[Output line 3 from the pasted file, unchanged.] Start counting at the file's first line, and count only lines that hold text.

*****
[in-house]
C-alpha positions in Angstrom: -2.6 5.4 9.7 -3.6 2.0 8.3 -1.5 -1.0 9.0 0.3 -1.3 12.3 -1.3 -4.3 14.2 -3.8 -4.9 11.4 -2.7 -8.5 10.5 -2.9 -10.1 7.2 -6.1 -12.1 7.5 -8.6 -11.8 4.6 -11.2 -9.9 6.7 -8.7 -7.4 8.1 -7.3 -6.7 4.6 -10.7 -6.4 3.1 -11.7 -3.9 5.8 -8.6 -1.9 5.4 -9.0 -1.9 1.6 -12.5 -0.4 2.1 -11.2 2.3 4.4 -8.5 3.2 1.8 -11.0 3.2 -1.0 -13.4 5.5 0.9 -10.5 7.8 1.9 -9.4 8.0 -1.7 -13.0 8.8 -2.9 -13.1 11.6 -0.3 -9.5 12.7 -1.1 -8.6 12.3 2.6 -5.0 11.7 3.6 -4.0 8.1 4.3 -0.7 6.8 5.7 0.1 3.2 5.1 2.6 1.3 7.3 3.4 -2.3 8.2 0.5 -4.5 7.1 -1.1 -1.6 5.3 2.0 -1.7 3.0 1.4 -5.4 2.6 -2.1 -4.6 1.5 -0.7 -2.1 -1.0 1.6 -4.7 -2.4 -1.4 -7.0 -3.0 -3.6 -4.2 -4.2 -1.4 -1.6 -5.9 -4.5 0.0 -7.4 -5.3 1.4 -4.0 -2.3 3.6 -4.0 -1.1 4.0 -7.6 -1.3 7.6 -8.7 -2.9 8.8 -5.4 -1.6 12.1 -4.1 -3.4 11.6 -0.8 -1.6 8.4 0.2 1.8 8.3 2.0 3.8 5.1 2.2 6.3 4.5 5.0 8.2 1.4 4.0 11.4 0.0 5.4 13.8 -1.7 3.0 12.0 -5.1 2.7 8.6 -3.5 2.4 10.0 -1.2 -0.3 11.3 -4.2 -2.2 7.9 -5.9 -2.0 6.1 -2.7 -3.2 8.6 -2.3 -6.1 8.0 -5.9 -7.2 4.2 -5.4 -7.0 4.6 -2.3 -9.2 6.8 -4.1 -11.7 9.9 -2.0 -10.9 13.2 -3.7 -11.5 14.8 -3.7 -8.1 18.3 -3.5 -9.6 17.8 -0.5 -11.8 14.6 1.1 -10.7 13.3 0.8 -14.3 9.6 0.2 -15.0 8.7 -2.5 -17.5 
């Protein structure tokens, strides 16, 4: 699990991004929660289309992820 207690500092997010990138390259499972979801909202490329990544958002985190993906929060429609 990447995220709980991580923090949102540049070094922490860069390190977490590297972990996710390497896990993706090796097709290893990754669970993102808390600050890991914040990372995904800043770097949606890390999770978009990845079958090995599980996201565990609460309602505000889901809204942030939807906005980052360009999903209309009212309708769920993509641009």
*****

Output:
């Protein structure tokens, strides 16, 4: 699990991004929660289309992820 207690500092997010990138390259499972979801909202490329990544958002985190993906929060429609 990447995220709980991580923090949102540049070094922490860069390190977490590297972990996710390497896990993706090796097709290893990754669970993102808390600050890991914040990372995904800043770097949606890390999770978009990845079958090995599980996201565990609460309602505000889901809204942030939807906005980052360009999903209309009212309708769920993509641009």